“Following the Government’s announcement yesterday on land damage in Christchurch, there has been much comment about whether we have enough property to satisfy people looking to move from the red zone to other parts of the city. And the answer is yes,” Mr Parker says.
He later qualifies the statement by saying these sections are a mixture of what is presently available and those that will become available. The article is here.
Nowhere was there evidence that he understood the feasibility, or otherwise, of his statement. The average value of sections in the Avon Red Zone is tens of thousands of dollars below the cost of new sections. Added to that is the hidden indirect cost for many families of having to buy smaller sections in sterile underdeveloped subdivisions as an inadequate substitute for what has been lost.
To purchase the sections will require many to increase their mortgage, assuming more mortgage monies and suitable paid employment are available. No one wants to increase their personal debt, and employment is a scarce commodity, especially the type that allows a family to support high debt.
The mayor did not mention this and the nearest he came to an economic analysis, if the Press article is anything to go by, is some free market babble:
Sellars told Radio New Zealand the law of supply and demand suggested that property prices could be pushed up in the region but Parker was doubtful that would be the case.What the hell does that mean? Sounds like a parrot quoting from a Readers Digest book on new-right business jargon.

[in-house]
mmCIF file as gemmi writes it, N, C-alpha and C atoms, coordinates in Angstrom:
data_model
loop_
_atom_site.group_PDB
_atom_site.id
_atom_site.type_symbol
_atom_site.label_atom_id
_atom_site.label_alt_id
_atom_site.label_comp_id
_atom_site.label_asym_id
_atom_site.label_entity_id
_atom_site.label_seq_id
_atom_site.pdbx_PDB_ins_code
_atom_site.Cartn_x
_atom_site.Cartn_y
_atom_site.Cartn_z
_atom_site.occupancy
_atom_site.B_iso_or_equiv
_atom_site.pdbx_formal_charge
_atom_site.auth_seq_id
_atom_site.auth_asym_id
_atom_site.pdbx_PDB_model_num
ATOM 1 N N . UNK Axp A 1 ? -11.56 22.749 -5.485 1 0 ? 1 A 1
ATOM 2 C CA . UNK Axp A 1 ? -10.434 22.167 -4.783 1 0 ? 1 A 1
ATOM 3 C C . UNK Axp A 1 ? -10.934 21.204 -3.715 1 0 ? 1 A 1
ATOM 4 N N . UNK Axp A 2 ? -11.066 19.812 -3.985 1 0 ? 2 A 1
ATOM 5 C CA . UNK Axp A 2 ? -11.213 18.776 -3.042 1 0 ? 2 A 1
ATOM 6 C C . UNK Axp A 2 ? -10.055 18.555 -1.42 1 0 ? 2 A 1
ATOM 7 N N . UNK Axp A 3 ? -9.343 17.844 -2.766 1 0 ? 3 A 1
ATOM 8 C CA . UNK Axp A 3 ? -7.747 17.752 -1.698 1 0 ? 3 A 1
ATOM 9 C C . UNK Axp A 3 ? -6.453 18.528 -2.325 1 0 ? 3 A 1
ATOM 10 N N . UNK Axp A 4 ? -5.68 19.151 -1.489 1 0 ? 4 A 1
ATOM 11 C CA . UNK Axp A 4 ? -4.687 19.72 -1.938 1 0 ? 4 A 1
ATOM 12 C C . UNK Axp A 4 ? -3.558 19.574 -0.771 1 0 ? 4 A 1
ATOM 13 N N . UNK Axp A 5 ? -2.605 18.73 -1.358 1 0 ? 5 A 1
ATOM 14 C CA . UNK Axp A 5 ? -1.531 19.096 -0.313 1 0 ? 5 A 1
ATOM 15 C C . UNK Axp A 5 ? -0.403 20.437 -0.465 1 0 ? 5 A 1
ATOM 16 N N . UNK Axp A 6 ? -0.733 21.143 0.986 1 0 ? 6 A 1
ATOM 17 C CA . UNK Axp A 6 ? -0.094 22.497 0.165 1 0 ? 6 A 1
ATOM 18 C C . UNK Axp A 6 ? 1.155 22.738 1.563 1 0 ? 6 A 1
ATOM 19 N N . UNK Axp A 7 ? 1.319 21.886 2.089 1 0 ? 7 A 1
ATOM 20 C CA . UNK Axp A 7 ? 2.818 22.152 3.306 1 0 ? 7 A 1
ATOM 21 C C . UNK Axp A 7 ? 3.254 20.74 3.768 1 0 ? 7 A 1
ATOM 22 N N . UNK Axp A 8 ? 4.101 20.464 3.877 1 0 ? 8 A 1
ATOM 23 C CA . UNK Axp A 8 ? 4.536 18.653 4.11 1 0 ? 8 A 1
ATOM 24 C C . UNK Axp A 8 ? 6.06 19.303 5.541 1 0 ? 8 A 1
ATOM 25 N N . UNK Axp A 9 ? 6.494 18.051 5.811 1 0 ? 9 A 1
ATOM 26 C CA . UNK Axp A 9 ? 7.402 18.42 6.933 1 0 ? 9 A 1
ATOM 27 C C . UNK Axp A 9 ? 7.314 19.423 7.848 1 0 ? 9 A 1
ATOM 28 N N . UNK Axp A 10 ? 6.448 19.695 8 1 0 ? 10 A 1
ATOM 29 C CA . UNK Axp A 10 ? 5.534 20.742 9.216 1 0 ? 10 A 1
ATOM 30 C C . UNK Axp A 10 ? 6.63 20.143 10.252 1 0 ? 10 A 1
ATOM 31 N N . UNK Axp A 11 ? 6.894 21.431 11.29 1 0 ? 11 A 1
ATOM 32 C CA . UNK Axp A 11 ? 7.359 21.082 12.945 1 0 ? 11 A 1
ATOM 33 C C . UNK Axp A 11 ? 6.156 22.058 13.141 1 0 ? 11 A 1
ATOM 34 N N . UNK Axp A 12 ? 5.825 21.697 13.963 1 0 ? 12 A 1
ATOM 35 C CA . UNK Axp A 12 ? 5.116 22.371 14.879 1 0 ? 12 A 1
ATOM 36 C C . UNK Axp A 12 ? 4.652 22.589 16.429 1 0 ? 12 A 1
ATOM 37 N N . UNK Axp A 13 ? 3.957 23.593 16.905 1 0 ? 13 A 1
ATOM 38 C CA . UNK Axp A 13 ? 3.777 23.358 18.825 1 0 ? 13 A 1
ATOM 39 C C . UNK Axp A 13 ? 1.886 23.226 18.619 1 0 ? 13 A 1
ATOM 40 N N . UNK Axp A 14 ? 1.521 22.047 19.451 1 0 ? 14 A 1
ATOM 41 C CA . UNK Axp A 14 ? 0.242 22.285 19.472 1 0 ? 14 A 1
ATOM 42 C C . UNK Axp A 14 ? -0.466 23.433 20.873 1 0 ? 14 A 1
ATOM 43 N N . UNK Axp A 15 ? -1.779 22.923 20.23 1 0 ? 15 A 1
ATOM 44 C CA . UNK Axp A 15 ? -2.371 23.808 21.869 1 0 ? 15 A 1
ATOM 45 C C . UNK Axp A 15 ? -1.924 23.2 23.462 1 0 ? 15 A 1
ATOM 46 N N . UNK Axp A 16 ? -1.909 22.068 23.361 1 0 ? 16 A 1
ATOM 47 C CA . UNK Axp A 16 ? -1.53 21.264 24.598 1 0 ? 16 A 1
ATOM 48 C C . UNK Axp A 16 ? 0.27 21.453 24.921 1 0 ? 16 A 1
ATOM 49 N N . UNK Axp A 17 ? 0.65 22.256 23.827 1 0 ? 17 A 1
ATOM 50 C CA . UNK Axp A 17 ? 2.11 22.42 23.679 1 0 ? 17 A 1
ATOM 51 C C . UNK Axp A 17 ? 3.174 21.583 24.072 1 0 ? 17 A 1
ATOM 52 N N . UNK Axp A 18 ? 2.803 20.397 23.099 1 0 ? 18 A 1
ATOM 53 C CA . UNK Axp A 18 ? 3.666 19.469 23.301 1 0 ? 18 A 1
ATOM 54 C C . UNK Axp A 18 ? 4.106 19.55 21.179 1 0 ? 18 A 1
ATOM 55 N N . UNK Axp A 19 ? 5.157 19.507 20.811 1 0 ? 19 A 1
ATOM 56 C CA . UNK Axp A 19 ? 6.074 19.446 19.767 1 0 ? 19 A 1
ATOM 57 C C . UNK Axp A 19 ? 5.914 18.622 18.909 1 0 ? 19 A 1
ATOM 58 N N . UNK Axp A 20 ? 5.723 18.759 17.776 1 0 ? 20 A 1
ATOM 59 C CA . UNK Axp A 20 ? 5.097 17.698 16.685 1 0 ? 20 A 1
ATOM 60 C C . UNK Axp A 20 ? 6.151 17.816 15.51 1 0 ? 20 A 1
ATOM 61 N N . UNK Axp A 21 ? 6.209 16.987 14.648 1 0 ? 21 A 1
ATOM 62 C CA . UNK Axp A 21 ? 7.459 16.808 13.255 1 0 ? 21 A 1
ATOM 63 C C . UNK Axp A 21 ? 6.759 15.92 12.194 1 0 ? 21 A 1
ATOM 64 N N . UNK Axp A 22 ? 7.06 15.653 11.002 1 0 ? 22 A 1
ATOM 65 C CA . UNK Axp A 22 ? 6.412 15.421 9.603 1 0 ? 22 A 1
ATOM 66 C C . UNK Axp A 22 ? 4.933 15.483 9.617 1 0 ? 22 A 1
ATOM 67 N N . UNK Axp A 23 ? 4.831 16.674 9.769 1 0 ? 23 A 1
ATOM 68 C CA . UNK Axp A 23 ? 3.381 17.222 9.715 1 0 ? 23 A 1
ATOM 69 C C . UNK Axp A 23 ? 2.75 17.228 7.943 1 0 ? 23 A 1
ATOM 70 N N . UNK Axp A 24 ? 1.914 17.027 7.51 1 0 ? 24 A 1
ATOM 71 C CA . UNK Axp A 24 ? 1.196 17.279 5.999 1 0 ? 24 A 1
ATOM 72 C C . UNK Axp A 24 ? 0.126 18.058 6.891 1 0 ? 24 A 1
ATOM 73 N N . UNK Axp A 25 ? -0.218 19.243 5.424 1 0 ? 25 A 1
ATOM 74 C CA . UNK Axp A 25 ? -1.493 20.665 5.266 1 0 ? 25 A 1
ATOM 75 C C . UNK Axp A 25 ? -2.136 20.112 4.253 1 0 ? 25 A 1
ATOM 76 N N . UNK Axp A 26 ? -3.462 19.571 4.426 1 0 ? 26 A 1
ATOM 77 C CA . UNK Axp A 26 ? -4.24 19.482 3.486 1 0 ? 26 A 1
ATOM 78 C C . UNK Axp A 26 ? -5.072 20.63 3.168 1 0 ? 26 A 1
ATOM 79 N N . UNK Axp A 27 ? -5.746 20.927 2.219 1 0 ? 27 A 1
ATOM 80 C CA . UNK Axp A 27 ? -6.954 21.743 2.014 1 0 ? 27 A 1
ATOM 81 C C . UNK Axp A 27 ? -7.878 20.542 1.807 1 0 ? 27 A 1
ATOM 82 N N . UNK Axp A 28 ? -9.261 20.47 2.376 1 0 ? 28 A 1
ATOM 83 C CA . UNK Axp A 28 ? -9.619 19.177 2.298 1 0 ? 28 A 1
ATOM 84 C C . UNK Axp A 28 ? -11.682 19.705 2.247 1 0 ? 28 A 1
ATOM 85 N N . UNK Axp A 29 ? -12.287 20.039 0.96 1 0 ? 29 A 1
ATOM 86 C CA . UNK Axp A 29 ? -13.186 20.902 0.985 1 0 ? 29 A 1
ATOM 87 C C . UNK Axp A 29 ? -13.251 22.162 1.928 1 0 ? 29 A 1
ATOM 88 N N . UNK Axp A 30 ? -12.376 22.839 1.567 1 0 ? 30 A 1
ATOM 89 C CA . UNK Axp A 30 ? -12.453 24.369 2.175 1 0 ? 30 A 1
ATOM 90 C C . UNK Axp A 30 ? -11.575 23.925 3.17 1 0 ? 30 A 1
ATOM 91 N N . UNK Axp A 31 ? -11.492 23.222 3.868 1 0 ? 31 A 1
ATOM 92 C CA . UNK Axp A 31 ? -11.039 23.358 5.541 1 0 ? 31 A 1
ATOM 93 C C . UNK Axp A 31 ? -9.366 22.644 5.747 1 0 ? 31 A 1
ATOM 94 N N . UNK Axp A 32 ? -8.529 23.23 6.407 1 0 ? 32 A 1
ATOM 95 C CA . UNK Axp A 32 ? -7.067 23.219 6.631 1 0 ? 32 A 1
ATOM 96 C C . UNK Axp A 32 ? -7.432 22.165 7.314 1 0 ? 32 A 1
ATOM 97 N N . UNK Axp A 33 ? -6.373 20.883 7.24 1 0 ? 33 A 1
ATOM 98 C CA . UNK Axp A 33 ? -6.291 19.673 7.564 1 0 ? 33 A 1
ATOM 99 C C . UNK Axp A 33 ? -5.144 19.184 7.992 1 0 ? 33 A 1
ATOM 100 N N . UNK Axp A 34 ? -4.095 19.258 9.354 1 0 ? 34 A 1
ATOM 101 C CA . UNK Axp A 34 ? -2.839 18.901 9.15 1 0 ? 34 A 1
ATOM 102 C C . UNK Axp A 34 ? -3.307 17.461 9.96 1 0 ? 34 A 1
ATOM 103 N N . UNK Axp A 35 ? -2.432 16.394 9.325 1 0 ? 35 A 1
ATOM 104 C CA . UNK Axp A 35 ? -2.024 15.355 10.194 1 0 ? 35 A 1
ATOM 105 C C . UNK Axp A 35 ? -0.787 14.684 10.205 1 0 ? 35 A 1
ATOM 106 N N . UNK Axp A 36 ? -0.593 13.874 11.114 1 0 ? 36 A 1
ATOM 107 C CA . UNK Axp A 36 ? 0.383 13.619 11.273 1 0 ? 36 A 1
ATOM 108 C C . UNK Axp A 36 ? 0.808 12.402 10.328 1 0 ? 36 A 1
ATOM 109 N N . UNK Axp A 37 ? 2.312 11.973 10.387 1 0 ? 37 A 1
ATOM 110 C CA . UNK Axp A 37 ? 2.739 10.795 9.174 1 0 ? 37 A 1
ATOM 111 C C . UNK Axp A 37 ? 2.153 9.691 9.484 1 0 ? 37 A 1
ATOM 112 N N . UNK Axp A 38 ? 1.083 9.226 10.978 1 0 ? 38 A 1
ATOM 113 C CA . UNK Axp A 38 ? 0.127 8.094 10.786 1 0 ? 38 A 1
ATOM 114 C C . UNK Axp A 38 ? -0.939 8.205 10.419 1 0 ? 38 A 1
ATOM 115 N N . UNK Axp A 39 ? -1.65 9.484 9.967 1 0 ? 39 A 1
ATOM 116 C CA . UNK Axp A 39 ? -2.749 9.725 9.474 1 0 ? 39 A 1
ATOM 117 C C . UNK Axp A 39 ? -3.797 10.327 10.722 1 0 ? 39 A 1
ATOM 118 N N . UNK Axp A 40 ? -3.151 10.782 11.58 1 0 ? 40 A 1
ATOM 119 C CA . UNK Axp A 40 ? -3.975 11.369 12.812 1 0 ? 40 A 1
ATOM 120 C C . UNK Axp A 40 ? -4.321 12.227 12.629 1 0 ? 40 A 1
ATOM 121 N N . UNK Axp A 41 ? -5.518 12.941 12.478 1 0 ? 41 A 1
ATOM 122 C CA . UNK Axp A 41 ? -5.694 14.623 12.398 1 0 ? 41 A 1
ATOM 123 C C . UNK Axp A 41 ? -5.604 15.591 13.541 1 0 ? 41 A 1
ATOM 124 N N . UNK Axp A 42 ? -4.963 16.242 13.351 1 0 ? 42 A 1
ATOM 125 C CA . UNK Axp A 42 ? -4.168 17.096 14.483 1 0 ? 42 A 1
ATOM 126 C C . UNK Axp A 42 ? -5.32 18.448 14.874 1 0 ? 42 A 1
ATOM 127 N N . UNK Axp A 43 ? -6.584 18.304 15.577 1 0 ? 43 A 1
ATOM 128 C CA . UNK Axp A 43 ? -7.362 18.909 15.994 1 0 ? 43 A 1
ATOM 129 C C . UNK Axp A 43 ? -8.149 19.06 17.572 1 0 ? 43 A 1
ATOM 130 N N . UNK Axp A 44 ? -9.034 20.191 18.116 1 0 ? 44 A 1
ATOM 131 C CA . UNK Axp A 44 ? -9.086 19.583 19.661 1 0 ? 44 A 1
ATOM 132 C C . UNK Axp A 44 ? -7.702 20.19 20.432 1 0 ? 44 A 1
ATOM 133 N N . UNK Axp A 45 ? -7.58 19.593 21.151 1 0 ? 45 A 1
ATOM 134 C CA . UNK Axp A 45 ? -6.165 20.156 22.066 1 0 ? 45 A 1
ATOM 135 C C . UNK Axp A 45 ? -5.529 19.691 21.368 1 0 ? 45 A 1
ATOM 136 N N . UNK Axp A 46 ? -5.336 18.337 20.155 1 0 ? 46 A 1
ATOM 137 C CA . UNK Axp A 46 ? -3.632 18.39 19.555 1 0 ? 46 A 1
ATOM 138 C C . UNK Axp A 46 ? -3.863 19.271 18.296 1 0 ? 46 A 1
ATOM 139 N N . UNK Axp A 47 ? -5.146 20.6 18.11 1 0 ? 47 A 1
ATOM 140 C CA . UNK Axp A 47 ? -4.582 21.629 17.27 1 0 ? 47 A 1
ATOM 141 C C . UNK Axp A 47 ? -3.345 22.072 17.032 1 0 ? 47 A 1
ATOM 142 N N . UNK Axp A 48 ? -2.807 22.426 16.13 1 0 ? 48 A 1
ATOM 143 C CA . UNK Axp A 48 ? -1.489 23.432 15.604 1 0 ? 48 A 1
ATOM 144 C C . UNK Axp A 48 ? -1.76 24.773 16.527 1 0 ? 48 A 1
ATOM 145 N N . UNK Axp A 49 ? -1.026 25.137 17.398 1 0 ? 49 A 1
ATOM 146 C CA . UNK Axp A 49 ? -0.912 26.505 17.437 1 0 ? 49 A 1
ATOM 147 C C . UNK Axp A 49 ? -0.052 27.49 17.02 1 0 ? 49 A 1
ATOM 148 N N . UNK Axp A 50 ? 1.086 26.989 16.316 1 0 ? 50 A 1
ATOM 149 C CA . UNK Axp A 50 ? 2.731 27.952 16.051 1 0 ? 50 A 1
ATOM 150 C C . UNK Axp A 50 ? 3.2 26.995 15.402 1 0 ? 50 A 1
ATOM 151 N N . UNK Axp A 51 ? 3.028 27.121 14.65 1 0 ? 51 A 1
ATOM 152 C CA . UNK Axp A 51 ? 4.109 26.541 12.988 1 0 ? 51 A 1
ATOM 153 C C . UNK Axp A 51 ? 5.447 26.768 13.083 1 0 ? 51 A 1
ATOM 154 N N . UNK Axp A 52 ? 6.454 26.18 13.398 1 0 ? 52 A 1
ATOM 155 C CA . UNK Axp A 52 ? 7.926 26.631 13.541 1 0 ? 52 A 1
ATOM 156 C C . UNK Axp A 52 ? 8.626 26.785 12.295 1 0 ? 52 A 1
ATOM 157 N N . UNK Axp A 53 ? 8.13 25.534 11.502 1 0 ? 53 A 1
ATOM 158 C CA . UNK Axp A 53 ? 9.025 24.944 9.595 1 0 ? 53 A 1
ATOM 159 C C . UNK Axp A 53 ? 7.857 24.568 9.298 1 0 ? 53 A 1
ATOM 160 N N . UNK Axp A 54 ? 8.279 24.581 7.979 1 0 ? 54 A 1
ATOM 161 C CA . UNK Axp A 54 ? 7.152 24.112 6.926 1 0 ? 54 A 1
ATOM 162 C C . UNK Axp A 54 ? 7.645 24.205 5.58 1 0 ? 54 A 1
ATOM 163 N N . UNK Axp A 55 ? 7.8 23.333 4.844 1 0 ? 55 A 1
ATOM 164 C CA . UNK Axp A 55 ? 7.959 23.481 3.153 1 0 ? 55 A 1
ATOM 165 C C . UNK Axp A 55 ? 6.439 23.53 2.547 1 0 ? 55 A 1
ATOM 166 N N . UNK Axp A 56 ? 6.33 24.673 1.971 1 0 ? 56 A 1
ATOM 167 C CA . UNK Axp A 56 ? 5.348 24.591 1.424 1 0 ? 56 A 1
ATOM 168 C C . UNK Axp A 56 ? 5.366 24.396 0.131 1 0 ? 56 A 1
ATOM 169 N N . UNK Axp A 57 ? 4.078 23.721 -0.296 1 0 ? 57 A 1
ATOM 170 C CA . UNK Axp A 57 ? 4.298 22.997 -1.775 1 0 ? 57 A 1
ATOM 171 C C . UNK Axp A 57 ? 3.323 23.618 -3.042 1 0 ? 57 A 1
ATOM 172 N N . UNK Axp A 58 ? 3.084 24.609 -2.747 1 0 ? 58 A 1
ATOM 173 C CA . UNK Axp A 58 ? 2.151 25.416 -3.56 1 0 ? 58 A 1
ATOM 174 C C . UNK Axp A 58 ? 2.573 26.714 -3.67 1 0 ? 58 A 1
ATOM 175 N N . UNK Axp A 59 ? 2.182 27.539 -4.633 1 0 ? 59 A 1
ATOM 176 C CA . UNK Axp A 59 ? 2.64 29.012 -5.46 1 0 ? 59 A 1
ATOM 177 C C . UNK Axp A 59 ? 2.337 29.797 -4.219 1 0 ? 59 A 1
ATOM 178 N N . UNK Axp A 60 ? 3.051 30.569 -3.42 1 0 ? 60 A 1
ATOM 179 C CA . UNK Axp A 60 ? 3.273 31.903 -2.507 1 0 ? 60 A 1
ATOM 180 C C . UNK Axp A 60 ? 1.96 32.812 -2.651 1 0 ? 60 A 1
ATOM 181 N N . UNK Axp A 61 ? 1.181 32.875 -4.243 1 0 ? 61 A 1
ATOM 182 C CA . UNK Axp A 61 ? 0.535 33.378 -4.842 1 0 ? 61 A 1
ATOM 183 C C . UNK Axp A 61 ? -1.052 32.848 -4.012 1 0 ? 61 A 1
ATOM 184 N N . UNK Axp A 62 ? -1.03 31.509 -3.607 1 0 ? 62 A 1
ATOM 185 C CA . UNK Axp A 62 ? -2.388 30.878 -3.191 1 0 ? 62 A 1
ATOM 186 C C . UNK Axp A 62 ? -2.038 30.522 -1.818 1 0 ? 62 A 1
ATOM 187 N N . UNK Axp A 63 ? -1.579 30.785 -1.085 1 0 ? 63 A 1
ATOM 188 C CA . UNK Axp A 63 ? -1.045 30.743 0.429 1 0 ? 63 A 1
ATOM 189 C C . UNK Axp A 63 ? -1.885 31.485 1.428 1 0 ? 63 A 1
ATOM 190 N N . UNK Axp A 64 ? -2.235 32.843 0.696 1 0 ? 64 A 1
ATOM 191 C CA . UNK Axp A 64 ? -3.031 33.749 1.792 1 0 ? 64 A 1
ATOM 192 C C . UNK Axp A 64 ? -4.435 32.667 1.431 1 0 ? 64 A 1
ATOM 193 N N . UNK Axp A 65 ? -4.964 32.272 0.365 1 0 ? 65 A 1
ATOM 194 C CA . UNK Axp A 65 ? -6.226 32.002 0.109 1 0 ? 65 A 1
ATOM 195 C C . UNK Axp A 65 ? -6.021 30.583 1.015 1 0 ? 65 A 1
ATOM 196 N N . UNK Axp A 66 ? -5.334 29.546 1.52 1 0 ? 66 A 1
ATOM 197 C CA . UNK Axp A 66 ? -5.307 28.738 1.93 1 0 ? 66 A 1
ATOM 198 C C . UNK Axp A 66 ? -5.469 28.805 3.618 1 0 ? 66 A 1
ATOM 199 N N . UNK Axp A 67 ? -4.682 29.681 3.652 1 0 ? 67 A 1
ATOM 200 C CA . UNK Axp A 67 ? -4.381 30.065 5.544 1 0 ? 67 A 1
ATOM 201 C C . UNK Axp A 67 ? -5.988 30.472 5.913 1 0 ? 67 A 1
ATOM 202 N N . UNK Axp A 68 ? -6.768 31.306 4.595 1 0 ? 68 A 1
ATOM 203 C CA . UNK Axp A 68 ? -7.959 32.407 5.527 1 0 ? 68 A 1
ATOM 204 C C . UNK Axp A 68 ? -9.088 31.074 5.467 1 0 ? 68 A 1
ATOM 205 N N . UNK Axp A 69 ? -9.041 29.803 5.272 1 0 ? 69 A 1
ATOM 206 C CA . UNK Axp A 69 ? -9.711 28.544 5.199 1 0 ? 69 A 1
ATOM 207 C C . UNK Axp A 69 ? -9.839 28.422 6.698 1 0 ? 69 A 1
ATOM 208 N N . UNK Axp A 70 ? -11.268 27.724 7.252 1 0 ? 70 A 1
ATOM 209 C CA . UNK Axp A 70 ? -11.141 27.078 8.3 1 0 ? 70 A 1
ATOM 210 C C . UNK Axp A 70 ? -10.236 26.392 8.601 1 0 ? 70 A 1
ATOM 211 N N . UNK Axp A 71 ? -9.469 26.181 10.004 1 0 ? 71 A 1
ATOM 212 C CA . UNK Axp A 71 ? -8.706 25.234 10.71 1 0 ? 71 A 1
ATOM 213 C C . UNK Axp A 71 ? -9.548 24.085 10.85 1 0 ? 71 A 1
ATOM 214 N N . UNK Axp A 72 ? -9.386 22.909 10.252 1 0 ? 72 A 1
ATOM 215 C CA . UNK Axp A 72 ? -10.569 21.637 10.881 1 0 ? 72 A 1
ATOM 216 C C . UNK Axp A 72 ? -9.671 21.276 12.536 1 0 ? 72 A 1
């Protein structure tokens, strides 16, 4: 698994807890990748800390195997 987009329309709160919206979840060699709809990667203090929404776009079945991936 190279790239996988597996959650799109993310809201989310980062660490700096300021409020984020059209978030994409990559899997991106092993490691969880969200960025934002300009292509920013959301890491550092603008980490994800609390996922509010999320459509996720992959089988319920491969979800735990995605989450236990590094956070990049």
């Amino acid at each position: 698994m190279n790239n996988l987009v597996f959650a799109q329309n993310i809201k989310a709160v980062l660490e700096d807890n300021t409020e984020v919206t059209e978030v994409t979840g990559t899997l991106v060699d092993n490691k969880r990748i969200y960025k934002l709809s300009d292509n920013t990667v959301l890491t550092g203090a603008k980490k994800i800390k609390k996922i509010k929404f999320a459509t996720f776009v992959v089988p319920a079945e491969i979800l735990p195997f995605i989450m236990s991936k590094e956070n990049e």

"The market will actually move to deliver outcomes that work for people," he said.
"There's a huge opportunity here and there will be some competition as different elements in the market move to capture that."
Roger Sutton was more realistic last night when addressing a meeting of residents. From the report in this morning's Press:
A "common theme" from the meetings was that many properties in the red zone, where land cannot be rebuilt on, had a rateable value under $100,000.Potentially more sensible, from a purely monetary point of view, although what "at prices you feel you can afford" means remains to be seen. Also no mention of the potential quality of life in these places. The Press article is here.
"There's very little land on the market for those prices at the moment," Sutton said. "We have to move as quickly as possible to give an assurance that there is actually going to be land and house packages, or at least land packages, to begin with, at prices you feel you can afford."
Surely the mayor can show more leadership and initiative on this, or has he succumbed to the Peter Principle? If Roger Sutton and CERA have to take the lead on this why bother having a mayor?